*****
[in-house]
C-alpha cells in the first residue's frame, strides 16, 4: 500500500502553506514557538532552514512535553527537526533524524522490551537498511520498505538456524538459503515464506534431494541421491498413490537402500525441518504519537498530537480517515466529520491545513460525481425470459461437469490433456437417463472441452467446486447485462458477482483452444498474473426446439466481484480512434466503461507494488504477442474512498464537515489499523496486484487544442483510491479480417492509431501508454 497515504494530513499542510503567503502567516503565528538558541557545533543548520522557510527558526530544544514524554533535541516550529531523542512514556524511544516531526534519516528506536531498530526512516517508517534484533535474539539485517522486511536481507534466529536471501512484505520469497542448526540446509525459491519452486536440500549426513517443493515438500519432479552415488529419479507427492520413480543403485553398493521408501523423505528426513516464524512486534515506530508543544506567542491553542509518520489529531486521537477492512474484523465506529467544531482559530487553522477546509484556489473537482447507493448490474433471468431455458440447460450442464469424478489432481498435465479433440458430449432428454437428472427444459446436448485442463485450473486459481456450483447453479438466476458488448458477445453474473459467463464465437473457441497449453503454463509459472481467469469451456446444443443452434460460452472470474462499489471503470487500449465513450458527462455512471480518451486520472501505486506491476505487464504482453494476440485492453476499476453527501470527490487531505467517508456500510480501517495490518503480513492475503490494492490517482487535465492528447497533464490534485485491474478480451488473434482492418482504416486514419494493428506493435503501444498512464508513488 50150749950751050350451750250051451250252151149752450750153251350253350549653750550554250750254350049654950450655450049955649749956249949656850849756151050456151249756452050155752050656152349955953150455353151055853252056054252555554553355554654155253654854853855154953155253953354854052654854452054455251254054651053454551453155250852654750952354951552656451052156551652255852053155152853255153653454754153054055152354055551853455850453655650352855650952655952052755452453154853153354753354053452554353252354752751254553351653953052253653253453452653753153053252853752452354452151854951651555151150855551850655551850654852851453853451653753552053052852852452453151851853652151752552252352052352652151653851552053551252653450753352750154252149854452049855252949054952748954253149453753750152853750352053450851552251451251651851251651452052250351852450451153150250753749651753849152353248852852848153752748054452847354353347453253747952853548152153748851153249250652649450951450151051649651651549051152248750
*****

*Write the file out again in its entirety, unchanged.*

[in-house]
C-alpha cells in the first residue's frame, strides 16, 4: 500500500502553506514557538532552514512535553527537526533524524522490551537498511520498505538456524538459503515464506534431494541421491498413490537402500525441518504519537498530537480517515466529520491545513460525481425470459461437469490433456437417463472441452467446486447485462458477482483452444498474473426446439466481484480512434466503461507494488504477442474512498464537515489499523496486484487544442483510491479480417492509431501508454 497515504494530513499542510503567503502567516503565528538558541557545533543548520522557510527558526530544544514524554533535541516550529531523542512514556524511544516531526534519516528506536531498530526512516517508517534484533535474539539485517522486511536481507534466529536471501512484505520469497542448526540446509525459491519452486536440500549426513517443493515438500519432479552415488529419479507427492520413480543403485553398493521408501523423505528426513516464524512486534515506530508543544506567542491553542509518520489529531486521537477492512474484523465506529467544531482559530487553522477546509484556489473537482447507493448490474433471468431455458440447460450442464469424478489432481498435465479433440458430449432428454437428472427444459446436448485442463485450473486459481456450483447453479438466476458488448458477445453474473459467463464465437473457441497449453503454463509459472481467469469451456446444443443452434460460452472470474462499489471503470487500449465513450458527462455512471480518451486520472501505486506491476505487464504482453494476440485492453476499476453527501470527490487531505467517508456500510480501517495490518503480513492475503490494492490517482487535465492528447497533464490534485485491474478480451488473434482492418482504416486514419494493428506493435503501444498512464508513488 50150749950751050350451750250051451250252151149752450750153251350253350549653750550554250750254350049654950450655450049955649749956249949656850849756151050456151249756452050155752050656152349955953150455353151055853252056054252555554553355554654155253654854853855154953155253953354854052654854452054455251254054651053454551453155250852654750952354951552656451052156551652255852053155152853255153653454754153054055152354055551853455850453655650352855650952655952052755452453154853153354753354053452554353252354752751254553351653953052253653253453452653753153053252853752452354452151854951651555151150855551850655551850654852851453853451653753552053052852852452453151851853652151752552252352052352652151653851552053551252653450753352750154252149854452049855252949054952748954253149453753750152853750352053450851552251451251651851251651452052250351852450451153150250753749651753849152353248852852848153752748054452847354353347453253747952853548152153748851153249250652649450951450151051649651651549051152248750